This is a classic example of a optimal public good provision problem. The question at hand is "what level of resources should our county/town/township/etc. dedicate to fire protection?" The choices run the gammut from "nothing" (in which case you end up with an all-volunteer fire department with whatever funding they can scrape together themselves coming from wherever they happen to be, if you have any protection at all) all the way up to "whatever it takes to have all the help necessary on scene within a few minutes" (in which case, you need a huge commitment in paid peresonnel, apparatus, building, etc. to make that happen).

    In the real world, communities usually choose something in between, investing the level of resources needed to obtain what the citizens feel to be an acceptable level of coverage, subject to their own budget constraints. If the community feels they need more/faster/better coverage, they'll choose to pay for it. If they don't, they won't get it. In some communities, paid 24x7 coverage is simply impossible...they can't afford it. In others, it's possible but the community is happy with something else (volunteers with some municipal funding, combo departments, etc.), and in still others, they pay for a high level of 24x7 coverage.

    My point in all of this is that there is no "correct" level of coverage or "right" answer to this question of levels of coverage. Different levels are optimal for different communities, given their needs and budget constraints.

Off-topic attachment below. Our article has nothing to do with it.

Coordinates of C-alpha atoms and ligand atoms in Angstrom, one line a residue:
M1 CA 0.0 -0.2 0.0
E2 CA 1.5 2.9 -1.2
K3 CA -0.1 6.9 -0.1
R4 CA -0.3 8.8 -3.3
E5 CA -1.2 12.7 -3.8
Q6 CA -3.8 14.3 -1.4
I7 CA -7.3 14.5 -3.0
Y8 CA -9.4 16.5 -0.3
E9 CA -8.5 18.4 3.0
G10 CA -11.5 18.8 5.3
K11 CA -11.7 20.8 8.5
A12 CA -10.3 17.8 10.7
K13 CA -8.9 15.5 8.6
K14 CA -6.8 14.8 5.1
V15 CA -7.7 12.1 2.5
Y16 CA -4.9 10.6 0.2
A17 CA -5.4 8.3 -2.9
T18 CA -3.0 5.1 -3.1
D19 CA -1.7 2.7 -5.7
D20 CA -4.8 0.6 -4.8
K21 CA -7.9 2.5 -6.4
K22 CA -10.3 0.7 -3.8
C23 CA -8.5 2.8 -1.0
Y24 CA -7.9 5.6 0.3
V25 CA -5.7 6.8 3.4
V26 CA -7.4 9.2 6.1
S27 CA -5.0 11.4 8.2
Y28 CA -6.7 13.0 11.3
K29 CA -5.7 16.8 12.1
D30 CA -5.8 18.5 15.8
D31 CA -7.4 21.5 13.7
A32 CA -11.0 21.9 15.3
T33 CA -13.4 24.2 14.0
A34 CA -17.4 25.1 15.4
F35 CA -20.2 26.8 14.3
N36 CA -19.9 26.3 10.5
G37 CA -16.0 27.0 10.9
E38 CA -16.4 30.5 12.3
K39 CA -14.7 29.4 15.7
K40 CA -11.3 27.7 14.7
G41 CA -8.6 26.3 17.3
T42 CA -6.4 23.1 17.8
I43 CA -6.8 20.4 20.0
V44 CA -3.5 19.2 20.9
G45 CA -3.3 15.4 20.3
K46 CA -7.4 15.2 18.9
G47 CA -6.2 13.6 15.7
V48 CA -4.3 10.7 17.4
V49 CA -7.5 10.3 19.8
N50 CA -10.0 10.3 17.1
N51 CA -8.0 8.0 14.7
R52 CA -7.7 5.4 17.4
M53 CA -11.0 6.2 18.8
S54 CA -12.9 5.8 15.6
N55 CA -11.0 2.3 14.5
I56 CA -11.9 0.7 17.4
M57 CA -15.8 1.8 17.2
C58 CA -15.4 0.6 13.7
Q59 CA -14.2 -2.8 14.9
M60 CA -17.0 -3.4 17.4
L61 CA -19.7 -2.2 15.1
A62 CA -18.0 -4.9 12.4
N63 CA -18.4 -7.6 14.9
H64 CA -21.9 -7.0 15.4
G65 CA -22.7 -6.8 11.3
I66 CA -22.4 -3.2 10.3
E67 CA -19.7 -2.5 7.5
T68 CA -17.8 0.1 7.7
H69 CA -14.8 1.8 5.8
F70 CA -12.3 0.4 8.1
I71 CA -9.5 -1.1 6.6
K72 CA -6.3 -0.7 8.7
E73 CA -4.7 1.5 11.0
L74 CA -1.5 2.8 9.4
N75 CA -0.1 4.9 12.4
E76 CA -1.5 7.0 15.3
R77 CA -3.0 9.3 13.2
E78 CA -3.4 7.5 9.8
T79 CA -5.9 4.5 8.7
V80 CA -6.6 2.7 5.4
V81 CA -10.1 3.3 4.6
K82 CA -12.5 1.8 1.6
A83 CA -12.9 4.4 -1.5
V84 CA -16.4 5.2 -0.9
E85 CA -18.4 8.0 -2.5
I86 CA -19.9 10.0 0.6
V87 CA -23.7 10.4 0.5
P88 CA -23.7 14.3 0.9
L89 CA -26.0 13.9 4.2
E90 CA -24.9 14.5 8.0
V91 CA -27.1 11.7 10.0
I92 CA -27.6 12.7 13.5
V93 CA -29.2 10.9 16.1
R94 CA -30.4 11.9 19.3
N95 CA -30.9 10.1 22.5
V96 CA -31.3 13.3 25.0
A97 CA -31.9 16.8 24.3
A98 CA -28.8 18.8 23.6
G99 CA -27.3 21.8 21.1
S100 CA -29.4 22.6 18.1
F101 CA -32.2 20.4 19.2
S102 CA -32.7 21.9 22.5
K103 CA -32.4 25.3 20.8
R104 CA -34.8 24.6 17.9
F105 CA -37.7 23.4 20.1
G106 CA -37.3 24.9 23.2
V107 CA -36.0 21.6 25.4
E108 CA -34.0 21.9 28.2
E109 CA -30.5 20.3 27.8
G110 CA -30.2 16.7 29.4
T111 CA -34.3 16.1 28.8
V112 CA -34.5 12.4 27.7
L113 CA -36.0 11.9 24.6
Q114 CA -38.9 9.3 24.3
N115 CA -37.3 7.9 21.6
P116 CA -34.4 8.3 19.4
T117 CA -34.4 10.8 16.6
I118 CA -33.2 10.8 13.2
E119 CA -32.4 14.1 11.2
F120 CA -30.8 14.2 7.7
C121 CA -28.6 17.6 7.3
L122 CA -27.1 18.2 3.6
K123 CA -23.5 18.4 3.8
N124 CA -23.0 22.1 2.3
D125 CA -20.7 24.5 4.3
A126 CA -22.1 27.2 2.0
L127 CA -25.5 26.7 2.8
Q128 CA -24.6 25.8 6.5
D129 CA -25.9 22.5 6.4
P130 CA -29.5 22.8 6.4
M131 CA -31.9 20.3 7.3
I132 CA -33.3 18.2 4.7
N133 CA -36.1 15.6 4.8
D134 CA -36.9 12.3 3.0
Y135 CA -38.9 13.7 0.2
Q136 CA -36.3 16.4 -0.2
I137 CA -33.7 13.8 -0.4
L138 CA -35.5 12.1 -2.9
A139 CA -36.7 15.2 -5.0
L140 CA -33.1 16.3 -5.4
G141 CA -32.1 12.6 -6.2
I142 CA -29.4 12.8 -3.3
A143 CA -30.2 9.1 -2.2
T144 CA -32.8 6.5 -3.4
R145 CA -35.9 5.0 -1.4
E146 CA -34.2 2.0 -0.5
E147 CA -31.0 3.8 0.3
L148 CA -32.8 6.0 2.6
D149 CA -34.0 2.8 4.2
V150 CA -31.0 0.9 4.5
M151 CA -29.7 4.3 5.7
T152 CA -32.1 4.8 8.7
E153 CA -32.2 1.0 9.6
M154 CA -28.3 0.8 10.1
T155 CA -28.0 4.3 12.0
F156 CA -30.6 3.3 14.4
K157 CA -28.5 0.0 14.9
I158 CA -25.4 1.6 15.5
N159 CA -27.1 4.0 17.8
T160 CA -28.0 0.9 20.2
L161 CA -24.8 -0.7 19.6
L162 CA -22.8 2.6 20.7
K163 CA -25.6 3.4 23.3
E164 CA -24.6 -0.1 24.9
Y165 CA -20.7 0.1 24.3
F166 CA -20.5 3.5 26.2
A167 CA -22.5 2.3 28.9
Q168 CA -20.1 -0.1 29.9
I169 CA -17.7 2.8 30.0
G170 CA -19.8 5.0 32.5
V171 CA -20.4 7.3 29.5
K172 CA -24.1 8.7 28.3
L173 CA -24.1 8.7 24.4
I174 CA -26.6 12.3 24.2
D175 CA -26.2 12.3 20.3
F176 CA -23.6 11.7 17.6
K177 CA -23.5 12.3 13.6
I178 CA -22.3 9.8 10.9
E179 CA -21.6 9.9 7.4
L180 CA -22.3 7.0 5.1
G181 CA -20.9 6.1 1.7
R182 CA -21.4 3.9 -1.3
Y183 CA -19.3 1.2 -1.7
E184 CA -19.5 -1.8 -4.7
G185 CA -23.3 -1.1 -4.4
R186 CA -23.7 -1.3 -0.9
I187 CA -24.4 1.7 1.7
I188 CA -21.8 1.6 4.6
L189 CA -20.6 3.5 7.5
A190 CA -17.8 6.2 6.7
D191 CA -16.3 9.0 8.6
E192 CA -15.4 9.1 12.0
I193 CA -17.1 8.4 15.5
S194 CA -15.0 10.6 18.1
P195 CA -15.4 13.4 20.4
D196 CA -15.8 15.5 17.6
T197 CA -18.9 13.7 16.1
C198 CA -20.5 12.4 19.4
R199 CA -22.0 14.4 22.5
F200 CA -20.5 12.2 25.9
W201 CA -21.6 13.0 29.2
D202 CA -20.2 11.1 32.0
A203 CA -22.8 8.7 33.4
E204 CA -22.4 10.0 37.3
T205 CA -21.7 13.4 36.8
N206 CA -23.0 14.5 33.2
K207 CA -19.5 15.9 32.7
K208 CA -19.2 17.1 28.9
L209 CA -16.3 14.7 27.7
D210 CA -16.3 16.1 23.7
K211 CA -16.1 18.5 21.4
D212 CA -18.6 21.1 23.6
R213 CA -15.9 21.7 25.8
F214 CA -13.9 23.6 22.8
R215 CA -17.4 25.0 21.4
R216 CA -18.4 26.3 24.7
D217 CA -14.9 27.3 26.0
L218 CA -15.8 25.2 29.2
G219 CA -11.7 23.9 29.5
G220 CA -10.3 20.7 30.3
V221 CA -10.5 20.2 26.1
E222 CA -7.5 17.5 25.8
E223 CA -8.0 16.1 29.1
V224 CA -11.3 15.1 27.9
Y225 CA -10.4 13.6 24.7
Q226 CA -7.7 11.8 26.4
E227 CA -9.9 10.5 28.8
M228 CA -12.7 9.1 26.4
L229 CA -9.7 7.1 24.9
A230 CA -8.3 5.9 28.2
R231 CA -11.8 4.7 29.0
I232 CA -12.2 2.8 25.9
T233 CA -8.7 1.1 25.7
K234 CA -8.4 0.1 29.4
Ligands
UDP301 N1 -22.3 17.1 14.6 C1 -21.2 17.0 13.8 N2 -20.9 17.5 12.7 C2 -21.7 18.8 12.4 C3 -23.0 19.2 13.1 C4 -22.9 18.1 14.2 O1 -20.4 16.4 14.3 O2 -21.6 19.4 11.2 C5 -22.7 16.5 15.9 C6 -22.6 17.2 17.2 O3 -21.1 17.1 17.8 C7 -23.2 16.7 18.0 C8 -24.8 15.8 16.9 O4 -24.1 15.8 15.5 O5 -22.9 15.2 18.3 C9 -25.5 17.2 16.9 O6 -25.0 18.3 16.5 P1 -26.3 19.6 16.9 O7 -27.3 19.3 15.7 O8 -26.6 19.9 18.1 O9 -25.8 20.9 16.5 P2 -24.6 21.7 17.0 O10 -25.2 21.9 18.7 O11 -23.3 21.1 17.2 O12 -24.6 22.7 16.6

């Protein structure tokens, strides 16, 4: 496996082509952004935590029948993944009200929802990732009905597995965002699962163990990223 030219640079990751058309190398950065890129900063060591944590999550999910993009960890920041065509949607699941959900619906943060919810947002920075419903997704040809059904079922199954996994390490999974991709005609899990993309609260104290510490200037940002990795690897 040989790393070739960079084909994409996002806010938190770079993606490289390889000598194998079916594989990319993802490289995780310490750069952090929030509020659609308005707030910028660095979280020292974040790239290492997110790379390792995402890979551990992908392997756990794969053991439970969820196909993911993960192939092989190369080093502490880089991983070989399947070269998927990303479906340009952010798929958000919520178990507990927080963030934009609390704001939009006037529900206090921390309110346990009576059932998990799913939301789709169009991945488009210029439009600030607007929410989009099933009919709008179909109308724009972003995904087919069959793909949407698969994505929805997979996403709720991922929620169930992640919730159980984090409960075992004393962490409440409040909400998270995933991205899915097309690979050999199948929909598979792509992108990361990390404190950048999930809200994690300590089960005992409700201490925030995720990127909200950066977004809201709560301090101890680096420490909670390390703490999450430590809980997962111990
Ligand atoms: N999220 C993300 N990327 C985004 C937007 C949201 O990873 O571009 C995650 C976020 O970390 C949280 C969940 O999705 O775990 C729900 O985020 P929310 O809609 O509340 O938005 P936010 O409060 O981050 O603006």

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  • rhvfd1214
    replied
    If we didn't volunteer in our area, fires would burn uncontrolled, people would be tangled in wrecks, and general havoc would be the norm. I volunteered because I could see the need for someone to help. If nobody volunteered, then nobody would come to help. Sometimes it is a matter of community service and pride. Paid departments sound great, but if the funding isn't there, the job still needs to be done.

    Leave a comment:


  • dmleblanc
    replied
    Originally posted by randsc View Post
    Why start a thread with questions about the volunteer fire service if you don't think such a thing should exist?

    .

    That's kind of what I was thinking....

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  • dmleblanc
    replied
    Originally posted by alpha4 View Post
    i really think that there should be no VFD's out there. im sorry for all you out there that are Volunteers, but i think that the response time to get to the station, suit up, and go to the scene of a fire is a lot. There should be quicker response times, to save peoples lives
    That's a pretty bold statement to be making (not that it hasn't been made here before). It's good for you that in your area they have the funds and the community support for a paid department, but it doesn't work that way everywhere.

    Incoming, everybody duck.....

    Leave a comment: